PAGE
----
In attempting to see if trademark law can apply at all, it would be worthwhile considering if such blockchain technology can be brought within the ambit of “collective marks” i.e. marks belonging to a community of users. If regulators mandate that the operation of any blockchain would require its registration as a collective mark, it would definitely protect consumers against misleading practices, and also overcome the paradox of de-centralized control. This would of course require a re-think of collective marks, as other concerns including data privacy have to be factored in. The present solution for any kind of crypto-currency fraud has been to rely on penal remedies. However, as the modus operandi gets more sophisticated, the legal remedies must necessarily keep pace, which is definitely not the situation today.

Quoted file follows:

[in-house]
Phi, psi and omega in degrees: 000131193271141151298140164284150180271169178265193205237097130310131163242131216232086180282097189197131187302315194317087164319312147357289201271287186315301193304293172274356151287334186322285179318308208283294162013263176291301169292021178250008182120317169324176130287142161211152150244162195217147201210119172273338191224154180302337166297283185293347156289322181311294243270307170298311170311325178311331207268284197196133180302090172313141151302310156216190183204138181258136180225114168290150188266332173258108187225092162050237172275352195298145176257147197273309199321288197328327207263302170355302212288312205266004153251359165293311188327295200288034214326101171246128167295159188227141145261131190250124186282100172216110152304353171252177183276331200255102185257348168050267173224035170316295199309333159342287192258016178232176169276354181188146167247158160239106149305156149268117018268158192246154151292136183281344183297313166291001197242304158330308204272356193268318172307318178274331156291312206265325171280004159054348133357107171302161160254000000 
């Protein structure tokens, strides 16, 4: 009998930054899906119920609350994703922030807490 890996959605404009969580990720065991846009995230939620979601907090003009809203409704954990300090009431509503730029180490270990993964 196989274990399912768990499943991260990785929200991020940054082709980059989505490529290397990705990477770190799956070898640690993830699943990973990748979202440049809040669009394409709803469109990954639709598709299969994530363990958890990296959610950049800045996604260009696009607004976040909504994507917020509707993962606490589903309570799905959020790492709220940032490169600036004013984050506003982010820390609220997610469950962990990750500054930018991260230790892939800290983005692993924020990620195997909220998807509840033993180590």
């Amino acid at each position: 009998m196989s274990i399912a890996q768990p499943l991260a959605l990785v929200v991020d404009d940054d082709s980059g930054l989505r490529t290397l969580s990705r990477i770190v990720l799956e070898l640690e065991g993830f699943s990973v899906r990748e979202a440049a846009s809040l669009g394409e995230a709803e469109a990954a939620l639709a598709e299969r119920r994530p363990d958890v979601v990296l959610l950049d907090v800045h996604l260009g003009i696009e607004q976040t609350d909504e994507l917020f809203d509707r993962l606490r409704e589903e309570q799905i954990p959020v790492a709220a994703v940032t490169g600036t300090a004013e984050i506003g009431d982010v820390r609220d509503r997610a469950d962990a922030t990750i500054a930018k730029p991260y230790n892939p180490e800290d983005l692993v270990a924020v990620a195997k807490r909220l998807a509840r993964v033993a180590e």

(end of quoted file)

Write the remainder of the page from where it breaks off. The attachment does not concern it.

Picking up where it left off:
Arun C Mohan

Arun C Mohan

Arun is a graduate of the London School of Economics and has experience in working on intellectual property and commercial matters, in India and internationally. He has appeared in various landmark litigation including the Novartis and TVS/Bajaj cases. He was a consulting editor of the Manupatra Intellectual Property Reports (MIPR), and has lectured in various colleges with an emphasis on intellectual property litigation.